Inside: This year for Mother’s Day, I’m sharing some things I want my mom to know.
If you have an idyllic childhood (does anyone???) growing up with perfect parents, you may have a hard time understanding how anyone could have issues with the way they were raised. But many people grow up with issues and resentments toward their parents for a variety of reasons. And sometimes, people actually breathe a huge sigh of relief when they walk out the door of their parents’ home as a free adult ready to live their own life.
These feelings of resentment and the marks of childhood scars on our psyche often come with internal promises that we will NEVER raise our children “that way”. We’ll never let our kids down or make them feel unloved in any way. We will always be fair with our punishments and that’s only if we really have to punish our kids. But we probably won’t because we will do such an amazing job of raising them that they’ll never have any reason to misbehave. Most of all, we’ll marry the RIGHT person so that we don’t end up divorced and on our own – overworked and lonely and taking it out on our kids.
Oh, the promises we make.
And while those are good promises, they are often so tough to follow through. After all – life happens. Divorces and break-ups happen. Sometimes the people that we love let us down. There are times that we work hard and get little thanks. Occasionally, we are just tired and cranky. And sometimes, our little angels act like the devil’s spawn, even if they really don’t mean to.
There are many things in life that you only understand after experiencing them yourself, and parenthood is one of them. That’s why, this year, there are some things I want my mom to know for Mother’s Day.
Speaking From the Heart – Eight Things I Want My Mom to Know
I Know You Did Your Best
I think that this was one of the biggest things I want my mom to know. Because for so much of my childhood, I couldn’t understand why she didn’t try harder. I wanted her to try harder to be nice, to be fair, to be patient, and to try harder to “act like other parents.”
But since walking my own journey through parenthood, I’ve come to realize that you did do your best, just as I did. None of us just walk blissfully along thinking, “screw it, I’m just gonna phone it in on this whole parenthood gig.” We DO try to be nice and patient and fair. But life has a way of messing with us, making us cranky and impatient or draining us until we don’t have much left to give to the little people who need us the most.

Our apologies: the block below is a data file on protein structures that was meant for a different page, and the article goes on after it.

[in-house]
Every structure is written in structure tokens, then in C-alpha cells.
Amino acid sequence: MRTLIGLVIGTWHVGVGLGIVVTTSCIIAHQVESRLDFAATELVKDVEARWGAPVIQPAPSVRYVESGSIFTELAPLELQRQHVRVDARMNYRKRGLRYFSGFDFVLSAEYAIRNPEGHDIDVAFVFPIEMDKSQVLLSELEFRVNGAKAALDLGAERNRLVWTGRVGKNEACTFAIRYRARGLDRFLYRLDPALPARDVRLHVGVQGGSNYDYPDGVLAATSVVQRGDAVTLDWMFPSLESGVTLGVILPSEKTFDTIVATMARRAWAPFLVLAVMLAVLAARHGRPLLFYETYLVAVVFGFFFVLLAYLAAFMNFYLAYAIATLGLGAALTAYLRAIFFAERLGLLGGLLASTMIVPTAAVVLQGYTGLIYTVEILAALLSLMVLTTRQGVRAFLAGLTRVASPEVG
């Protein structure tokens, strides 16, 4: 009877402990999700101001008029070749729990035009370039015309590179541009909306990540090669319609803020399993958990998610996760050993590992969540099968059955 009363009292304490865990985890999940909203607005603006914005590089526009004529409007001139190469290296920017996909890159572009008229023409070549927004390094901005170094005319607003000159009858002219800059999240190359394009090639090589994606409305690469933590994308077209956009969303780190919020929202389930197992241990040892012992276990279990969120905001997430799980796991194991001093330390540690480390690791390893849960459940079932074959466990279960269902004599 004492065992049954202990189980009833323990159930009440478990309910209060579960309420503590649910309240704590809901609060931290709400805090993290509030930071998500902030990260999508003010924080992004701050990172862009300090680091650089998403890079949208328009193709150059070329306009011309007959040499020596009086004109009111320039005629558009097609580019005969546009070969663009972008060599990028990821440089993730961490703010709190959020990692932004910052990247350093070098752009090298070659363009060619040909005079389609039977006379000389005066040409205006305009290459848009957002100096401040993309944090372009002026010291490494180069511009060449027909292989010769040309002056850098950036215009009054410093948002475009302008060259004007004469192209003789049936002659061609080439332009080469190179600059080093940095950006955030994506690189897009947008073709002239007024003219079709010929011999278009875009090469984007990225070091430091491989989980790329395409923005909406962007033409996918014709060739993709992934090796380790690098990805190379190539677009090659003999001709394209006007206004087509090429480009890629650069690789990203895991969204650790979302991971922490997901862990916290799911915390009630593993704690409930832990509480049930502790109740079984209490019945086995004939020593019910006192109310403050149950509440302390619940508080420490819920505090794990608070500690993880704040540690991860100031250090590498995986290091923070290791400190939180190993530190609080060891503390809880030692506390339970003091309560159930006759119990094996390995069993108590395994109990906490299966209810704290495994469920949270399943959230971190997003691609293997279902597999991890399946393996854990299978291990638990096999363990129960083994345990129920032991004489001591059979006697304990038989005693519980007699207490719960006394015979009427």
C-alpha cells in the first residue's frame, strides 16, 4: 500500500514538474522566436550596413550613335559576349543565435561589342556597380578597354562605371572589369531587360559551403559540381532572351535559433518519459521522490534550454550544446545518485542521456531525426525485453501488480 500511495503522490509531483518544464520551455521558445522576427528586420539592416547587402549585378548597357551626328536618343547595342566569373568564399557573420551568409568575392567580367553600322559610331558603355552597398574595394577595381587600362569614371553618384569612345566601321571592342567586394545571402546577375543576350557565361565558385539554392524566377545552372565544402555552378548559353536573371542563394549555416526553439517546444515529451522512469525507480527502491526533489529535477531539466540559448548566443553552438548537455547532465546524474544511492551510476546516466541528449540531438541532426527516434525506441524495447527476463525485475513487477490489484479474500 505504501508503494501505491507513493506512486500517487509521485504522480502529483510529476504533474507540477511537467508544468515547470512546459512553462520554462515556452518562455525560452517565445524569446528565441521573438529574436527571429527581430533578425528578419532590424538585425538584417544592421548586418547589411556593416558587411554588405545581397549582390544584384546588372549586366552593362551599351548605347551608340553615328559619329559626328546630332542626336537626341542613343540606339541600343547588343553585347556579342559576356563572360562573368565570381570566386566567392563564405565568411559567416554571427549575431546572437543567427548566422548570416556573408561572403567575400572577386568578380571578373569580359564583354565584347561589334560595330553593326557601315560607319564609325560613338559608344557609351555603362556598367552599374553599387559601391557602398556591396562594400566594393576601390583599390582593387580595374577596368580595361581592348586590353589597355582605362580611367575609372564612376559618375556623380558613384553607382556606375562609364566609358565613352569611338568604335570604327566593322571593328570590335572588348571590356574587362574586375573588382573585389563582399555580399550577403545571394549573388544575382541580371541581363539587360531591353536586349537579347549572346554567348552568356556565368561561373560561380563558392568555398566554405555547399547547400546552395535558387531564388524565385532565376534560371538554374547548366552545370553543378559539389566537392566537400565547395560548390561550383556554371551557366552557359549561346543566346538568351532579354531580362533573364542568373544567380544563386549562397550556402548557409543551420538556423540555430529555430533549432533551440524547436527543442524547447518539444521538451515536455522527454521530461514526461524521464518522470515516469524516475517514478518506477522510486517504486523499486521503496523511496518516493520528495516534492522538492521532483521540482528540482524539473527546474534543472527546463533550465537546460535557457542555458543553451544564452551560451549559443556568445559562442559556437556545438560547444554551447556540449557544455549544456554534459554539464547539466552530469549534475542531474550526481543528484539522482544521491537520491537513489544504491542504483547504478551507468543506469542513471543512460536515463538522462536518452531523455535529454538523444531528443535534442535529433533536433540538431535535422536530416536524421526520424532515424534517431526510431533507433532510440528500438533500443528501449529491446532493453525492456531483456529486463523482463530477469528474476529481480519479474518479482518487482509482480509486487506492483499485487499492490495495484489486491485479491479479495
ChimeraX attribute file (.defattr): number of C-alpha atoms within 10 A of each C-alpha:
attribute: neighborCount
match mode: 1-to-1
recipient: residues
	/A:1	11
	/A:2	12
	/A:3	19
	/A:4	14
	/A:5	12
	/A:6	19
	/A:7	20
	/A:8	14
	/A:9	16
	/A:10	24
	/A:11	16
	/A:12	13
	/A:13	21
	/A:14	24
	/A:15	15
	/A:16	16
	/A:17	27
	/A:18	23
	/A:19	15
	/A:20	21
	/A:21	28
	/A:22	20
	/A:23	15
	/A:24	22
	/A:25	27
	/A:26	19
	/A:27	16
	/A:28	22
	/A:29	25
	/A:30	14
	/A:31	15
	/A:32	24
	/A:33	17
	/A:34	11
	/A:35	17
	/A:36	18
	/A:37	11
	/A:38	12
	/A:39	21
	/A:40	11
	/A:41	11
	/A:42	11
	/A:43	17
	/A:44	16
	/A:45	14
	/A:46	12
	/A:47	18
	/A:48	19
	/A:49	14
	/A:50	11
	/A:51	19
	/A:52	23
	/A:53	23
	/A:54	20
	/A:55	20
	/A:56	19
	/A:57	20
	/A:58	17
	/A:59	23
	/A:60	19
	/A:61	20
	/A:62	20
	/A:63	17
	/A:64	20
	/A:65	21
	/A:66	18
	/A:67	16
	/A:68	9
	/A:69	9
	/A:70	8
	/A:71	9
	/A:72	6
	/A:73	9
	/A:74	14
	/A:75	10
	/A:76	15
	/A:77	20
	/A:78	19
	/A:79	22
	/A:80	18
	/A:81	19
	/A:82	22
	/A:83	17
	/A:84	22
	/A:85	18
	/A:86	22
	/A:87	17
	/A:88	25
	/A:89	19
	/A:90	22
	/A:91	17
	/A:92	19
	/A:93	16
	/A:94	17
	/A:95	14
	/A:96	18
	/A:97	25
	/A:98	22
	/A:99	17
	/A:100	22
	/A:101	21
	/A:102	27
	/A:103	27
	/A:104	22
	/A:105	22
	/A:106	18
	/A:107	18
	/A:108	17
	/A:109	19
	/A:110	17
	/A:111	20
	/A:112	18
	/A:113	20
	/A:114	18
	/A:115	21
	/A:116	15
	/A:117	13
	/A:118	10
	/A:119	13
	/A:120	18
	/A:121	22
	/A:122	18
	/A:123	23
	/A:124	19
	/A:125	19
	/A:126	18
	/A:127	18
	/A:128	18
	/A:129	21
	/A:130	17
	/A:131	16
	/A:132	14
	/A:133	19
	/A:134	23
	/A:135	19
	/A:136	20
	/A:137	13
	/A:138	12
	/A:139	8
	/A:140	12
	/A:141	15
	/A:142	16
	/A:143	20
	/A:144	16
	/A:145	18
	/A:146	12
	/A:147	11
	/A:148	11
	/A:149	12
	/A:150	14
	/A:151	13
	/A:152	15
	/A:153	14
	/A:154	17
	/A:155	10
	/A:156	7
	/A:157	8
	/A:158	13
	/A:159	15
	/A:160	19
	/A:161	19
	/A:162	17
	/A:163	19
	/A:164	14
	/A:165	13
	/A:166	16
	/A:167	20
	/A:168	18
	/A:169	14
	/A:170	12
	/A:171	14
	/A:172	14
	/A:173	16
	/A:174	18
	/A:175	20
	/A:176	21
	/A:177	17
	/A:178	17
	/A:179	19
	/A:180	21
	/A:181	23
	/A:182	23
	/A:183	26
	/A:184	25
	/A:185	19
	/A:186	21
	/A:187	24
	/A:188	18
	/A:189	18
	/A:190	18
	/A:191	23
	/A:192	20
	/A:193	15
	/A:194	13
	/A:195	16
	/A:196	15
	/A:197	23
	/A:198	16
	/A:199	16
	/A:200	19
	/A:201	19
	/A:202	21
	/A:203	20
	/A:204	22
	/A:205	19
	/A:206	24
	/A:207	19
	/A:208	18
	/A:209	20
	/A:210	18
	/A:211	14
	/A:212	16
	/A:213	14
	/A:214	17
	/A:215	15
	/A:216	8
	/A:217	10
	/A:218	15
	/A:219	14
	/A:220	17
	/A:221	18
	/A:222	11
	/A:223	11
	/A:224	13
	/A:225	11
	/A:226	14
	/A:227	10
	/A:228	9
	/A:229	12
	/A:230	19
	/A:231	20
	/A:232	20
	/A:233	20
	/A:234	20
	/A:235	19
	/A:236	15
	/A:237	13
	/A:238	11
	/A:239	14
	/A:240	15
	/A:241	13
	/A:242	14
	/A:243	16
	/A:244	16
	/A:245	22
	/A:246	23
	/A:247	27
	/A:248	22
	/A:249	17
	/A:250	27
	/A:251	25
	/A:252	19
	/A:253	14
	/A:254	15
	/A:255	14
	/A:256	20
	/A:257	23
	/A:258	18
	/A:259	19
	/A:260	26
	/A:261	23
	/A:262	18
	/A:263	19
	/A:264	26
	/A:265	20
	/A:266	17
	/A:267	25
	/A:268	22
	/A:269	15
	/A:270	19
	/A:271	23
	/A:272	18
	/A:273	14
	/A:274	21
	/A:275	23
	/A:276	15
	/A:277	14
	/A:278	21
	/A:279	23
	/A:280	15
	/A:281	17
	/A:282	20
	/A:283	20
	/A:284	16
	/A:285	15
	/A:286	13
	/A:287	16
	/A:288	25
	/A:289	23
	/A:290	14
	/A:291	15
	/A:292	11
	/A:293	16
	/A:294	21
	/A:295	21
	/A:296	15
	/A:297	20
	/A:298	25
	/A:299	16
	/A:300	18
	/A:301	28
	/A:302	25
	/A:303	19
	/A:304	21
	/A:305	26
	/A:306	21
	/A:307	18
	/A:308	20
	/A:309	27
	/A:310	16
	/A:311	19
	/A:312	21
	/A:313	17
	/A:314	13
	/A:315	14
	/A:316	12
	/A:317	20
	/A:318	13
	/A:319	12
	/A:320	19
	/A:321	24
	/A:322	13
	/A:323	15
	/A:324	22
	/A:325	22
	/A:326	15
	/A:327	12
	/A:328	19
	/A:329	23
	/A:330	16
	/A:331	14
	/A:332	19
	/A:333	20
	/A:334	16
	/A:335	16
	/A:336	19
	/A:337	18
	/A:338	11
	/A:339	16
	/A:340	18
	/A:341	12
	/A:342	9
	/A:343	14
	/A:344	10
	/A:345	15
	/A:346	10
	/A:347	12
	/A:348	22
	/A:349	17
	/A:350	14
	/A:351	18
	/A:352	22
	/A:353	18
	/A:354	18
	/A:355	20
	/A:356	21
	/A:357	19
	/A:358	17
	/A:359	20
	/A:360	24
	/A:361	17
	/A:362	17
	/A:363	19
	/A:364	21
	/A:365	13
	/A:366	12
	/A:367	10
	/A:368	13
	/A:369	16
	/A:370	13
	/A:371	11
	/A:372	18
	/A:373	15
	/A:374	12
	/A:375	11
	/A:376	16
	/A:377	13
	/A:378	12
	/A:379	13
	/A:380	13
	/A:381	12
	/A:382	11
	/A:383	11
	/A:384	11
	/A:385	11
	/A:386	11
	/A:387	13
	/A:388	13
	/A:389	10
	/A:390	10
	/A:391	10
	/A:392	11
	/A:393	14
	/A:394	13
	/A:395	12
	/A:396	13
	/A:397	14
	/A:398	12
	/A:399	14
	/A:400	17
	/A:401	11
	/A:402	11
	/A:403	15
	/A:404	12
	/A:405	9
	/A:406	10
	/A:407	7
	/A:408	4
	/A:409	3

And those “other parents” sometimes have things going for them that kids just can’t see. Maybe they can do more because they have more money – and more leisure time.
But for most of my young life, my mom was a single parent. And even when she was married for a few years to my step-dad, she continued to work. She always worked and she worked hard as a nurse, taking care of patients each and every day. She often worked nights, which made it hard for her to get enough sleep. So when she was home, I can imagine how tired and drained she may have felt. And how hard it might have been for her to be patient with my chattering and tendency to be overly sensitive. (I still have this tendency.) Bottom line, Mom, I know you did your best.
I Know How Hard You Worked
I know I mentioned this in the section above. But it is worth mentioning again. I know how hard you worked. You pulled many hours as a nurse. When you were home, you had things to do around the house. I had my chores, but there was still plenty left for you to do. And when you became a single parent of three, I remember you not only working as a full-time R.N. but finding part time jobs waiting tables, too. That was a lot to put yourself through, especially when we lived 40 minutes or so away from your job and you were always short on sleep. I’m sure some of those drives were really scary.
I’ve known a lot of single moms with two and three jobs. When my son was small, there were times that I had two jobs, too. Sometimes dads walk out on their kids. And many moms receive no child support. I didn’t. My mom didn’t. Hard work is commendable but also leads to tired and cranky parents. And this can be difficult for small children to understand.
I Know You Had Other Dreams